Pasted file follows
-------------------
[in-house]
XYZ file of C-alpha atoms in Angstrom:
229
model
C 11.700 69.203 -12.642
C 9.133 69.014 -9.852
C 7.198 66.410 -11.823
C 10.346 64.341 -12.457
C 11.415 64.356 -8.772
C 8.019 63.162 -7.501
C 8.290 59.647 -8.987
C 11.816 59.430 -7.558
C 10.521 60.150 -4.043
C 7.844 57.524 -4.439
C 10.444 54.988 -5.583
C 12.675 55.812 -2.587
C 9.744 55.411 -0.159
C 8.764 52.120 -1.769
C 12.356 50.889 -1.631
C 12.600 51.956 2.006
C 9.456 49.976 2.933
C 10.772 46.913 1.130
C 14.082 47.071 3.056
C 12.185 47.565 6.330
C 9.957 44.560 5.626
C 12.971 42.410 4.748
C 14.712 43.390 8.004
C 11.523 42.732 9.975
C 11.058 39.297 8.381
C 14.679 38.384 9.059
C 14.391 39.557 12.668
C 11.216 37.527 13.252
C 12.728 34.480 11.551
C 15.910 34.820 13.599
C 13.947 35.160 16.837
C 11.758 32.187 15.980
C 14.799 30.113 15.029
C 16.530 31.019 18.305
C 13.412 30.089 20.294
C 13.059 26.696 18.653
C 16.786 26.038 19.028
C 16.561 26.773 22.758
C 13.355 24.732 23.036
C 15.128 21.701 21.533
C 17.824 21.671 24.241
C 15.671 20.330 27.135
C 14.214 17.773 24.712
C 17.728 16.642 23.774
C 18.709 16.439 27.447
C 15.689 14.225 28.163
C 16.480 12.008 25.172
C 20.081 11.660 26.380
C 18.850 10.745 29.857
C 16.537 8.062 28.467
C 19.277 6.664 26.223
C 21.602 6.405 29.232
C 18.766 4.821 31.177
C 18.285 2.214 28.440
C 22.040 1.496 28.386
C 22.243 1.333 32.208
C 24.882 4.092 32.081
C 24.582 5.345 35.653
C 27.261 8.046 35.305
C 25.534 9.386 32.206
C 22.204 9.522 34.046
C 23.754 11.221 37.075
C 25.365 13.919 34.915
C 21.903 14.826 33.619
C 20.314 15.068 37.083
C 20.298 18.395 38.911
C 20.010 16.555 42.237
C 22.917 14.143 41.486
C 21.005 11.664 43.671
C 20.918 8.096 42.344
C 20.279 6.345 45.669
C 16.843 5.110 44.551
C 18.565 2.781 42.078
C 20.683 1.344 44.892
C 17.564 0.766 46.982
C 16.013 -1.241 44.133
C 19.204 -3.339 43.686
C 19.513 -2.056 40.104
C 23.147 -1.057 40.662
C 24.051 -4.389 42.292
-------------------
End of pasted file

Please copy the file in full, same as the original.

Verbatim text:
[in-house]
XYZ file of C-alpha atoms in Angstrom:
229
model
C 11.700 69.203 -12.642
C 9.133 69.014 -9.852
C 7.198 66.410 -11.823
C 10.346 64.341 -12.457
C 11.415 64.356 -8.772
C 8.019 63.162 -7.501
C 8.290 59.647 -8.987
C 11.816 59.430 -7.558
C 10.521 60.150 -4.043
C 7.844 57.524 -4.439
C 10.444 54.988 -5.583
C 12.675 55.812 -2.587
C 9.744 55.411 -0.159
C 8.764 52.120 -1.769
C 12.356 50.889 -1.631
C 12.600 51.956 2.006
C 9.456 49.976 2.933
C 10.772 46.913 1.130
C 14.082 47.071 3.056
C 12.185 47.565 6.330
C 9.957 44.560 5.626
C 12.971 42.410 4.748
C 14.712 43.390 8.004
C 11.523 42.732 9.975
C 11.058 39.297 8.381
C 14.679 38.384 9.059
C 14.391 39.557 12.668
C 11.216 37.527 13.252
C 12.728 34.480 11.551
C 15.910 34.820 13.599
C 13.947 35.160 16.837
C 11.758 32.187 15.980
C 14.799 30.113 15.029
C 16.530 31.019 18.305
C 13.412 30.089 20.294
C 13.059 26.696 18.653
C 16.786 26.038 19.028
C 16.561 26.773 22.758
C 13.355 24.732 23.036
C 15.128 21.701 21.533
C 17.824 21.671 24.241
C 15.671 20.330 27.135
C 14.214 17.773 24.712
C 17.728 16.642 23.774
C 18.709 16.439 27.447
C 15.689 14.225 28.163
C 16.480 12.008 25.172
C 20.081 11.660 26.380
C 18.850 10.745 29.857
C 16.537 8.062 28.467
C 19.277 6.664 26.223
C 21.602 6.405 29.232
C 18.766 4.821 31.177
C 18.285 2.214 28.440
C 22.040 1.496 28.386
C 22.243 1.333 32.208
C 24.882 4.092 32.081
C 24.582 5.345 35.653
C 27.261 8.046 35.305
C 25.534 9.386 32.206
C 22.204 9.522 34.046
C 23.754 11.221 37.075
C 25.365 13.919 34.915
C 21.903 14.826 33.619
C 20.314 15.068 37.083
C 20.298 18.395 38.911
C 20.010 16.555 42.237
C 22.917 14.143 41.486
C 21.005 11.664 43.671
C 20.918 8.096 42.344
C 20.279 6.345 45.669
C 16.843 5.110 44.551
C 18.565 2.781 42.078
C 20.683 1.344 44.892
C 17.564 0.766 46.982
C 16.013 -1.241 44.133
C 19.204 -3.339 43.686
C 19.513 -2.056 40.104
C 23.147 -1.057 40.662
C 24.051 -4.389 42.292